Abstract and Keywords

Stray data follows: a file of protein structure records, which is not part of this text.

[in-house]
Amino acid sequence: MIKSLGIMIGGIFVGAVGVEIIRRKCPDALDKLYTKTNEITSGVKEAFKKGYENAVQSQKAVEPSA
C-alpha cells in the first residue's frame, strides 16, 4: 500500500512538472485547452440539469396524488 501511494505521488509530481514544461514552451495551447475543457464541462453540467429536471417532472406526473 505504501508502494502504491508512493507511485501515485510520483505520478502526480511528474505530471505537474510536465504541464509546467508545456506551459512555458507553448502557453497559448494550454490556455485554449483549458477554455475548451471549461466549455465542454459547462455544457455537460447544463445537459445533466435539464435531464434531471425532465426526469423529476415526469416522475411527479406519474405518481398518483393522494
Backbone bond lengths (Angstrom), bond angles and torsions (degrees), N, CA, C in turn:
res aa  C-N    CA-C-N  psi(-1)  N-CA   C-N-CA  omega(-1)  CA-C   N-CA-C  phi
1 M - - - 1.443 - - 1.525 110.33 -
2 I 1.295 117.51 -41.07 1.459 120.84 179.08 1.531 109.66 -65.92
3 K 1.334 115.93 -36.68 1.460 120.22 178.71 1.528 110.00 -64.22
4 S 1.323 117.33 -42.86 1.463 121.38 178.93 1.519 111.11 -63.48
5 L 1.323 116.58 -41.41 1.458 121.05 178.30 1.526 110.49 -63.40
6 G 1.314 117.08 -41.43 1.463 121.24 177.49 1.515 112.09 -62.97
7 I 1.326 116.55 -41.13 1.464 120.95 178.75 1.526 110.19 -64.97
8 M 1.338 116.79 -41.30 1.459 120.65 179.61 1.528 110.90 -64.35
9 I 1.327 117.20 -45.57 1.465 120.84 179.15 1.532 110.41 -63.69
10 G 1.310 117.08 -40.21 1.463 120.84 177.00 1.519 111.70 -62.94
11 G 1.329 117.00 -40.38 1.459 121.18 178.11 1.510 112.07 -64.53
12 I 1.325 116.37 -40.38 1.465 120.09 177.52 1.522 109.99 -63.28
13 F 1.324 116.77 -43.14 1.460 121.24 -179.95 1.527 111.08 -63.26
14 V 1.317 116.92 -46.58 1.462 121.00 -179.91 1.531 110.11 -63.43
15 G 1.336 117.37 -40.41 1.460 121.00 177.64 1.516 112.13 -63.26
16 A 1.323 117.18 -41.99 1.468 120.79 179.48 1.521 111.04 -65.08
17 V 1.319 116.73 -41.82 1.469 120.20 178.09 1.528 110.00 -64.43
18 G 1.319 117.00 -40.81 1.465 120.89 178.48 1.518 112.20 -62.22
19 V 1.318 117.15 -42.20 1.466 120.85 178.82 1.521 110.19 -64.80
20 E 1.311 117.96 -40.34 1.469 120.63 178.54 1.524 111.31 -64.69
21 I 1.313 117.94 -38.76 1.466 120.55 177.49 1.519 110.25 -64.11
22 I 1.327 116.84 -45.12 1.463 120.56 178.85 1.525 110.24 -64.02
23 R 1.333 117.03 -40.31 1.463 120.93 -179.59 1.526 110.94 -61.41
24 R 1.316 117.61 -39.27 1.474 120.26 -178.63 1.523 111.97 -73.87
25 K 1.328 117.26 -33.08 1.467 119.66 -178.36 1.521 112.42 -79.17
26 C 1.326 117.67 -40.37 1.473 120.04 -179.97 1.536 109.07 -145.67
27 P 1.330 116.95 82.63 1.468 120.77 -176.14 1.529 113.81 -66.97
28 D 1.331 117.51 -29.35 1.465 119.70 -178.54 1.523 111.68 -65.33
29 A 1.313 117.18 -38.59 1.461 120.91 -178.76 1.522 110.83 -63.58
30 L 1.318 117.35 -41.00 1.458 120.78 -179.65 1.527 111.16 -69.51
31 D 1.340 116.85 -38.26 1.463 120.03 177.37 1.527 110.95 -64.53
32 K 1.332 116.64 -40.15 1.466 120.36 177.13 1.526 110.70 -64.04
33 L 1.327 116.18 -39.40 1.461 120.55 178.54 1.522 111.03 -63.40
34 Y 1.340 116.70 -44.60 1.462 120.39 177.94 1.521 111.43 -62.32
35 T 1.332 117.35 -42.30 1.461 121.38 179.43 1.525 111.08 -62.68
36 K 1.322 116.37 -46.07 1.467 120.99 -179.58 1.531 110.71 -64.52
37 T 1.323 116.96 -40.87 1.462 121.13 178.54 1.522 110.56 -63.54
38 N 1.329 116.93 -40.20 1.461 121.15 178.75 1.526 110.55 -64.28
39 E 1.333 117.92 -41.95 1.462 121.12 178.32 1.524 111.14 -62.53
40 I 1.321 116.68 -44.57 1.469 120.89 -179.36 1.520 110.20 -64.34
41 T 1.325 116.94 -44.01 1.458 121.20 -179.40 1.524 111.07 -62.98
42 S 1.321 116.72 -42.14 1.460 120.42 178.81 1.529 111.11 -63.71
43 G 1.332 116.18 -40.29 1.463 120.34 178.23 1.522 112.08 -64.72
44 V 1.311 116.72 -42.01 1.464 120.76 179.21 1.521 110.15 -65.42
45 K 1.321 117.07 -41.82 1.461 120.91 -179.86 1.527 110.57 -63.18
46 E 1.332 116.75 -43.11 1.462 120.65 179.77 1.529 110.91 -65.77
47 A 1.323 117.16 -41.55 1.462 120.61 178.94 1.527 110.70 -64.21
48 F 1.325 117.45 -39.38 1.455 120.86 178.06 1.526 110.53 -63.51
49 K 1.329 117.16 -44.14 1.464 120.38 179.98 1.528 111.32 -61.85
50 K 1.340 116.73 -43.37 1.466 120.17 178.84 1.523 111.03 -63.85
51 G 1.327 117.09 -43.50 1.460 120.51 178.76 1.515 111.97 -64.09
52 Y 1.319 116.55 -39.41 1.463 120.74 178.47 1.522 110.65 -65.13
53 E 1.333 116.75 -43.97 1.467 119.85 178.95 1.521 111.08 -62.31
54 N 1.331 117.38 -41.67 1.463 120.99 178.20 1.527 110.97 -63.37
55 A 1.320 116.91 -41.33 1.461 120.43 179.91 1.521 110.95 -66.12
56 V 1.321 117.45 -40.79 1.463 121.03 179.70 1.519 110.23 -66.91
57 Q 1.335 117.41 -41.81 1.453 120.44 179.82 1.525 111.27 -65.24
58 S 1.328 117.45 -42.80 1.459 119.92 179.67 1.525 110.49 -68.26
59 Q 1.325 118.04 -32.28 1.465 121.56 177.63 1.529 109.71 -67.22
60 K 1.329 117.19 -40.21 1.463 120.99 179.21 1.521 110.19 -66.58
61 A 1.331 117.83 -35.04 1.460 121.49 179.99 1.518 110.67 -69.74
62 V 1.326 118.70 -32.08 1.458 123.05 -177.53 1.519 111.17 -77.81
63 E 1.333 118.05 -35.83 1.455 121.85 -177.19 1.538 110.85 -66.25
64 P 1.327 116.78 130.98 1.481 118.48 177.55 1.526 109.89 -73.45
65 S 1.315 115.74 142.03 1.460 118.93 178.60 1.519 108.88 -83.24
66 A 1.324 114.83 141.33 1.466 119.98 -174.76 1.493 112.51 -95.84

This chapter first reviews the foundational works and thinking that put the criminal legal history of gender on the academic map, setting an ambitious research agenda that remains inspirational. The second section explores the topic of fatal femininities and masculinities by considering how feminist scholars and masculinity researchers have shaped our analysis of men and women who murder intimates. The third section examines how historians, beginning in the 1970s, came to consider the enduring and historically variable contexts of the crime’s perpetration, policing, and punishment. The last section discusses American exceptionalism—among Western advanced democracies the most murderous, and the nation in which race is held out to explain its unique history of rape. The conclusion identifies the challenges that remain and the need to review researchers’ reliance on the now-standard intersectional model of gender analysis.
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